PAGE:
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A self-stabilizing algorithm for detecting fundamental cycles in a graph with DFS spanning tree given


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Annales UMCS Informatica AI XIII, 1 (2013) 7–10 DOI: 10.2478/v10065-012-0038-7

A self-stabilizing algorithm for detecting fundamental cycles in

a graph with DFS spanning tree given

Halina Bielak1∗, Michał Pańczyk2†

1Institute of Mathematics, Maria Curie-Sklodowska University, pl. M. Curie-Sklodowskiej 5, 20-031 Lublin, Poland

2Institute of Computer Science, Maria Curie-Sklodowska University, pl. M. Curie-Sklodowskiej 5, 20-031 Lublin, Poland

Abstract – This paper presents a linear time self-stabilizing algorithm for detecting the set of fundamental cycles on an undirected connected graph modelling asynchronous distributed system. The previous known algorithm hasO(n2) time complexity, whereas we prove that this one stabilizes afterO(n) moves. The distributed adversarial scheduler is considered. Both algorithms assume that the depth-search spanning tree of the graph is given. The output is given in a distributed manner as a state of variables in the nodes.



A notion of self-stabilizing algorithms on the distributed systems was introduced by Dijkstra [1] in 1974. They can model distributed systems with message passing or shared memory. A survey in the topic can be found in the paper by Schneider [2], and more details in the book by Dolev [3]. The notions from the graph theory not defined in this paper can be found in the book by Harary [4].

A distributed self-stabilizing system consists of a set of processes (i.e. computing nodes) and communication links between them. Every node in the system runs the same algorithm and can change the state of local variables. These variables determine local state of a node. Nodes can observe the state of variables on themselves and their neighbour nodes. The state of all the nodes in the system determines the global state.

hbiel@hektor.umcs.lublin.pl mjpanczyk@gmail.com

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Every self-stabilizing algorithm should have a class of global states called legitimate state defined, when the system is stable and no action can be done by the algorithm itself. Every other global state is called illegitimate and for the algorithm to be correct there has to be some possibility to make a move if the state is illegitimate. The aim of the self-stabilizing algorithm is to bring the legitimate (desirable) state of the whole system after some alteration (from the outside of the system) of variables in the nodes or after the system has been started.

In this paper we present an O(n) time modification (we call it ASFC II) of Chaud-huri’s [5] algorithm (ASFC I) for detecting fundamental cycles in a graph. A set of fundamental cycles (SFC) is a collection of cycles that can be used to construct any other cycle in the graph. Given any cycle C from graph G, it can be constructed as C = C1⊕ C2⊕ . . . ⊕ Ck, where Ci ∈ SF C(G) and G1⊕ G2 is such a subgraph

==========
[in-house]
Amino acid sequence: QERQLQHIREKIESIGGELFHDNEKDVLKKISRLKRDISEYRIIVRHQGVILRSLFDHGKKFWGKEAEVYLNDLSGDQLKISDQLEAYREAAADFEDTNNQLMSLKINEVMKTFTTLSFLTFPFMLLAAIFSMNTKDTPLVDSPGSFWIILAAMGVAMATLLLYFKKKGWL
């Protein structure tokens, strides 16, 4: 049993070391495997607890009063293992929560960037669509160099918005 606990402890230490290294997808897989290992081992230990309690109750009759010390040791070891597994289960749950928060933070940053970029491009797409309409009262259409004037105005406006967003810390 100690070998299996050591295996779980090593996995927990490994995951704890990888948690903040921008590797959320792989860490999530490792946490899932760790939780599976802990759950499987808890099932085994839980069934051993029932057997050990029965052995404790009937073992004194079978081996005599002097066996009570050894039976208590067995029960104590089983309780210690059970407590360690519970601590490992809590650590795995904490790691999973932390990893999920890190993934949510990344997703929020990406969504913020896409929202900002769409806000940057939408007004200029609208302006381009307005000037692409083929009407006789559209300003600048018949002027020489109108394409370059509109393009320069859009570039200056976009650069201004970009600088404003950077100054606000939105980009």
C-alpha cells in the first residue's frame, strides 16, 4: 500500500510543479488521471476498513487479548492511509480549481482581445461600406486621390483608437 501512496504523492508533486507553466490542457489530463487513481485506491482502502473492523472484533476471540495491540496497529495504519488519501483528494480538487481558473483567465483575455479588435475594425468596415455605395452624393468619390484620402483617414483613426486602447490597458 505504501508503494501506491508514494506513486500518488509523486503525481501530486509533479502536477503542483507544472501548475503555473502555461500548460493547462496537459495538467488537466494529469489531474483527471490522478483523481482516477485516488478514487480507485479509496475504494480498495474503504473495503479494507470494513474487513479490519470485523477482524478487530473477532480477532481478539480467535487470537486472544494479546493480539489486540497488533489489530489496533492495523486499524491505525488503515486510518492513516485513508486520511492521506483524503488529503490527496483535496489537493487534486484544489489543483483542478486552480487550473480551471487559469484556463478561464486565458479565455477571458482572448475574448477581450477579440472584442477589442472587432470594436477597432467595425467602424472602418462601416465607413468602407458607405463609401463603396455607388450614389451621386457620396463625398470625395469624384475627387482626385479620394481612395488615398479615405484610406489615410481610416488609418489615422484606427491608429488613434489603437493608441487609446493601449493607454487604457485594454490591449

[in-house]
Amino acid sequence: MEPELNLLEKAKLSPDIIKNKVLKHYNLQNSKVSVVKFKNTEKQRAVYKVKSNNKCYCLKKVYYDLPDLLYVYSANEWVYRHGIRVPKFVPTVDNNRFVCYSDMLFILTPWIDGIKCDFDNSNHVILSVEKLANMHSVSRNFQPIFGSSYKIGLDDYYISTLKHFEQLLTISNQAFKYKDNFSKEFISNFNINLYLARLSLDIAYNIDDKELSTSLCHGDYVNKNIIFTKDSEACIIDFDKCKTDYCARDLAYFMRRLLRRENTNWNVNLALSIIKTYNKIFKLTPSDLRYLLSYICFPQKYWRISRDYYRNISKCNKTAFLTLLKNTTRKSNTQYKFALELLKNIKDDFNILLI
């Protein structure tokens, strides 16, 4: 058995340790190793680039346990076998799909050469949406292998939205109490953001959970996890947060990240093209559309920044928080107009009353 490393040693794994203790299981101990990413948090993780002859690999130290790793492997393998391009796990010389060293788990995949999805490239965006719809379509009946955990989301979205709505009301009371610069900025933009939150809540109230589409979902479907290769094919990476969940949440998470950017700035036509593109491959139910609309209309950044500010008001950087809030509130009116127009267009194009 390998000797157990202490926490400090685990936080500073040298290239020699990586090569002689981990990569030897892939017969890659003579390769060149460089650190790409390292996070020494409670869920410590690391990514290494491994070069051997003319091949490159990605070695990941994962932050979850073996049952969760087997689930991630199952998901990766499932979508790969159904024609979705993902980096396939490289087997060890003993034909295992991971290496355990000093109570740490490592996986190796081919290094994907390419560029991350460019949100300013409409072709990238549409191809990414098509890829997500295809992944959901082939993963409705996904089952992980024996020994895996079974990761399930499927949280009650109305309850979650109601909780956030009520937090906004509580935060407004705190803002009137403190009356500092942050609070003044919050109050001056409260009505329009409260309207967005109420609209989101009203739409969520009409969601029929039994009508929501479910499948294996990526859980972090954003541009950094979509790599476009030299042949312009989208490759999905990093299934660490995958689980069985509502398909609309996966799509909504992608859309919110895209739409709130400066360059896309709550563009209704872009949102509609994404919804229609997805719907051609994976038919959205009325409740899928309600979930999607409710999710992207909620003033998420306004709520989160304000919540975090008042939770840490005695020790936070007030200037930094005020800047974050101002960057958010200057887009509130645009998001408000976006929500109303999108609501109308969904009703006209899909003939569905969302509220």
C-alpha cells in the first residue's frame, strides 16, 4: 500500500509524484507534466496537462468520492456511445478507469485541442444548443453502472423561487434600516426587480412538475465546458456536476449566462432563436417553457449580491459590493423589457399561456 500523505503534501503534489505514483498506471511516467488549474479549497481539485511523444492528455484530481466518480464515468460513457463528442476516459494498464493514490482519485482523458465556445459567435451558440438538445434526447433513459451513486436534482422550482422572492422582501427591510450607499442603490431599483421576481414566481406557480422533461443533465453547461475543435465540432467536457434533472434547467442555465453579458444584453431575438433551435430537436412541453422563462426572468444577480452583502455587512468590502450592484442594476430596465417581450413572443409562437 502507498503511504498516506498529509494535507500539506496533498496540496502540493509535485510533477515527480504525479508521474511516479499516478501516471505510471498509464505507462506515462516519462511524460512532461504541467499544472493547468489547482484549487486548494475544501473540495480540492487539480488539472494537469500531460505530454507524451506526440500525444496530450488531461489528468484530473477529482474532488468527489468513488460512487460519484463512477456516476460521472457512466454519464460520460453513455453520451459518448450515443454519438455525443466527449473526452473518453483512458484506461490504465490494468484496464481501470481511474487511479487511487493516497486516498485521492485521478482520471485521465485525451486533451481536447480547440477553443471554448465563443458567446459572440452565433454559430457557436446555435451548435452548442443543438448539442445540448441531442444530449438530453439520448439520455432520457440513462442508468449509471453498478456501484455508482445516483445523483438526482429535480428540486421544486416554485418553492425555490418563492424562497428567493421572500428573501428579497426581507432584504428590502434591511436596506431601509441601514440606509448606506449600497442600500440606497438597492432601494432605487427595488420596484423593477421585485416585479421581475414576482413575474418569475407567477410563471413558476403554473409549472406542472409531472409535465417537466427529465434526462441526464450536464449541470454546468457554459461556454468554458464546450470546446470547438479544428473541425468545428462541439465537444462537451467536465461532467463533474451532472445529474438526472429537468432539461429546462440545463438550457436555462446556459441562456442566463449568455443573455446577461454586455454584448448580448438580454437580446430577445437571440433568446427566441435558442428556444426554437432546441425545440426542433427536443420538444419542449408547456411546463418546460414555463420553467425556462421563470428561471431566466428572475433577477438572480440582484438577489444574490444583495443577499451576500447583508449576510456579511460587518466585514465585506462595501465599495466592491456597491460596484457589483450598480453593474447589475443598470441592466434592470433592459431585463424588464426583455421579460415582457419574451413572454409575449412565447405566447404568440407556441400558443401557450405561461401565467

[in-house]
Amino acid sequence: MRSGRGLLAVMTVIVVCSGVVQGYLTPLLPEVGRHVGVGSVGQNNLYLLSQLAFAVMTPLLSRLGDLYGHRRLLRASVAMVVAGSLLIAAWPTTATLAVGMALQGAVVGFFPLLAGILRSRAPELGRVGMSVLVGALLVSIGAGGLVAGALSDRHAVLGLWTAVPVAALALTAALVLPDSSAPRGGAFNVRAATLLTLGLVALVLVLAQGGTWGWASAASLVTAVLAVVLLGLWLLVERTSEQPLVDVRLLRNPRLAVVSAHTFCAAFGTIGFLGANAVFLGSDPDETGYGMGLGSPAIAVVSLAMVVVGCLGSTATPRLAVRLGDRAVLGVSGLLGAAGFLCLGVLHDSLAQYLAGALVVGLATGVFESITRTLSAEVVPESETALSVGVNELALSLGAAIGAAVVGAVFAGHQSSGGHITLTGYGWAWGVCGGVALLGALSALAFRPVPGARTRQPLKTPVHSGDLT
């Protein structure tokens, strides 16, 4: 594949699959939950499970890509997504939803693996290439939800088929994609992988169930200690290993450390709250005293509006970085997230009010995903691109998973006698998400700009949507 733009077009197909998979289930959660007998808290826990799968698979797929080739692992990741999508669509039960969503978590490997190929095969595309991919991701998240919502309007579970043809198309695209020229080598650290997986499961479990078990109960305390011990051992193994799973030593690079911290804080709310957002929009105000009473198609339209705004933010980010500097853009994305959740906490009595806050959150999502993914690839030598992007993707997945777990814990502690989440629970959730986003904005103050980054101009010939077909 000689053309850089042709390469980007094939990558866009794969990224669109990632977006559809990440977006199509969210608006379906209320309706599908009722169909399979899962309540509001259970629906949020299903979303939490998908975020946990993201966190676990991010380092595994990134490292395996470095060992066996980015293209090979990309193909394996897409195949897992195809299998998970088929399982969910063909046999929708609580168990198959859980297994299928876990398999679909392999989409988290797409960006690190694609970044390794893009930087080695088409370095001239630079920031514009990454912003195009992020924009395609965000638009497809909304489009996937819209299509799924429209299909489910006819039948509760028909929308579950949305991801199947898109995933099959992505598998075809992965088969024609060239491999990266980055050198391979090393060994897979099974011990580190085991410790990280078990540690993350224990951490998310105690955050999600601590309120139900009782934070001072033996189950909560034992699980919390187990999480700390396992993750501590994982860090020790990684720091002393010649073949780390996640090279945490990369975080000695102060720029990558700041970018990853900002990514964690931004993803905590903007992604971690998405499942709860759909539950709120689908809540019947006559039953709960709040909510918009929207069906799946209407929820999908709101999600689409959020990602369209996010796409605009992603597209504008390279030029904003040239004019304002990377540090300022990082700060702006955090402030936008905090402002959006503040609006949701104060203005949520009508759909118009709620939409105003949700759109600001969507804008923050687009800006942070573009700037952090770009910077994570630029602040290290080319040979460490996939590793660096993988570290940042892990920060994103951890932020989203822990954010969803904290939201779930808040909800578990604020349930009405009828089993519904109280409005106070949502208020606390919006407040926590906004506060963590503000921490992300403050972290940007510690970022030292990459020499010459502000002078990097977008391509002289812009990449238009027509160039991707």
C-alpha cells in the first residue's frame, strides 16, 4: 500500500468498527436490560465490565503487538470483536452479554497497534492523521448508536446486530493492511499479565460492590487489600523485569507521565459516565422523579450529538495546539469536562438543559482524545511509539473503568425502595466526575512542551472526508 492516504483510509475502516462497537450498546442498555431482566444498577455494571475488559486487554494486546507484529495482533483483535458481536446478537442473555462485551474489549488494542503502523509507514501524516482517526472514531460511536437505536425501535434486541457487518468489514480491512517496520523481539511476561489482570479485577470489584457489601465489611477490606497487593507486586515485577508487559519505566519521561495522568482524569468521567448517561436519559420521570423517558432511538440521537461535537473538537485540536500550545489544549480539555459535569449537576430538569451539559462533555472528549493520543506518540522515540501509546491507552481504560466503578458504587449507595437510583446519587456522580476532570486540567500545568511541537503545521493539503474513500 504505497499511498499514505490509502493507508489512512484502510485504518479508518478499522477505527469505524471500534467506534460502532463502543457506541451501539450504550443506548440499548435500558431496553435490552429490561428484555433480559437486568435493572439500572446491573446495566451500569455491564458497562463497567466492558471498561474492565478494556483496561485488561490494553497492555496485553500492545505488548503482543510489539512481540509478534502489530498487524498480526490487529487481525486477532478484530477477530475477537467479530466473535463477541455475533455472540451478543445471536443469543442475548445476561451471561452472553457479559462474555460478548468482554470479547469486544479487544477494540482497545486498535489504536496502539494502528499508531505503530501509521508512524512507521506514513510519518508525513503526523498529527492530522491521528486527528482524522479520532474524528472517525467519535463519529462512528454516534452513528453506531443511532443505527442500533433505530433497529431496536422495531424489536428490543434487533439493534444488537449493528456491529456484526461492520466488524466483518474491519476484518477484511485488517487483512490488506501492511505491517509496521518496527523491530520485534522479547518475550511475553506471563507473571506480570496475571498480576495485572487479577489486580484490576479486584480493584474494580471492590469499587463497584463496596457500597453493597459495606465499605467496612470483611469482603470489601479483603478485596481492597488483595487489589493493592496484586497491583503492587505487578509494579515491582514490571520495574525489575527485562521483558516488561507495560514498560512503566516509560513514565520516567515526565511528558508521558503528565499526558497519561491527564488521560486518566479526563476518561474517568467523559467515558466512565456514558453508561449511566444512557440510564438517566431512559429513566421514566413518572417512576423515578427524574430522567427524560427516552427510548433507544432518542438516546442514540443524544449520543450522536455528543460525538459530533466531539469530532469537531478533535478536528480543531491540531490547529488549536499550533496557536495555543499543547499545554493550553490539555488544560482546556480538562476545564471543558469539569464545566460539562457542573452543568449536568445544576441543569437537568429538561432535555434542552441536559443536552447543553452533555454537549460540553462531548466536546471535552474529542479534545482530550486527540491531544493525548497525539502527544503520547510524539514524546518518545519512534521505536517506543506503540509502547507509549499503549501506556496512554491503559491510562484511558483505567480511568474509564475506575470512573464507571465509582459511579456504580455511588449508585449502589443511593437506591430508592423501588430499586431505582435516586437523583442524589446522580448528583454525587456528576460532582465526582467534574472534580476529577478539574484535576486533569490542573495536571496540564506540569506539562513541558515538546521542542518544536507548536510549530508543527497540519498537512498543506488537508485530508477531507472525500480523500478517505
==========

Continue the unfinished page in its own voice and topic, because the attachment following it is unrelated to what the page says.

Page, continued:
con-structed from the subgraphs G1 and G2 of the G graph, that each of its edges exists

either in G1or G2, so this is the symmetric difference.

ASFC I requires O(n2) time to stabilize, where n is the number of processes in a system. It is able to start at arbitrary configuration, given that the DFST spanning tree is known. In fact, O(n2) time complexity was assumed when no information about the spanning tree structure can be altered. The information about the spanning tree is meant to be stored in a protected memory.

ASFC II requires the additional 2-bit variable q in each process. The initial state of q should be set right after (or during) finding the DFS spanning tree. It must be also stored in a protected memory. After finding DFST and setting q, the essential part of the algorithm can be started (see Chapter 3 for the details).

The effects of running both algorithms are stored in a distributed manner as a state of local variables in the processing nodes; i.e. when a system running the algorithm stabilizes, each of its nodes knows how many fundamental cycles pass through it and what their identifiers are.

The rest of this article is organized as follows. Section 2 introduces the notation and model of computation used in next sections. Section 3 presents the original Chaudhuri algorithm and our improved version. In section 4 we prove convergence and time characteristic of our algorithm, and in the last section 5 we conclude the paper.


Notation and computational model

We consider a self-stabilizing system modelled by a finite, undirected graph G = (V, E). Let the number of vertices be n = |V | and the number of edges e = |E|. We think of every process as a node in the graph, whereas connection links between them are edges. There are some variables in each node. Names and types of the variables are set during design of an algorithm. Every node can also look up for the state of the variables at its neighbours.

Each node runs the same algorithm. The algorithm consists of a set of rules. A rule has the form as below.


Halina Bielak, Michał Pańczyk 3 Algorithm 1:An example rule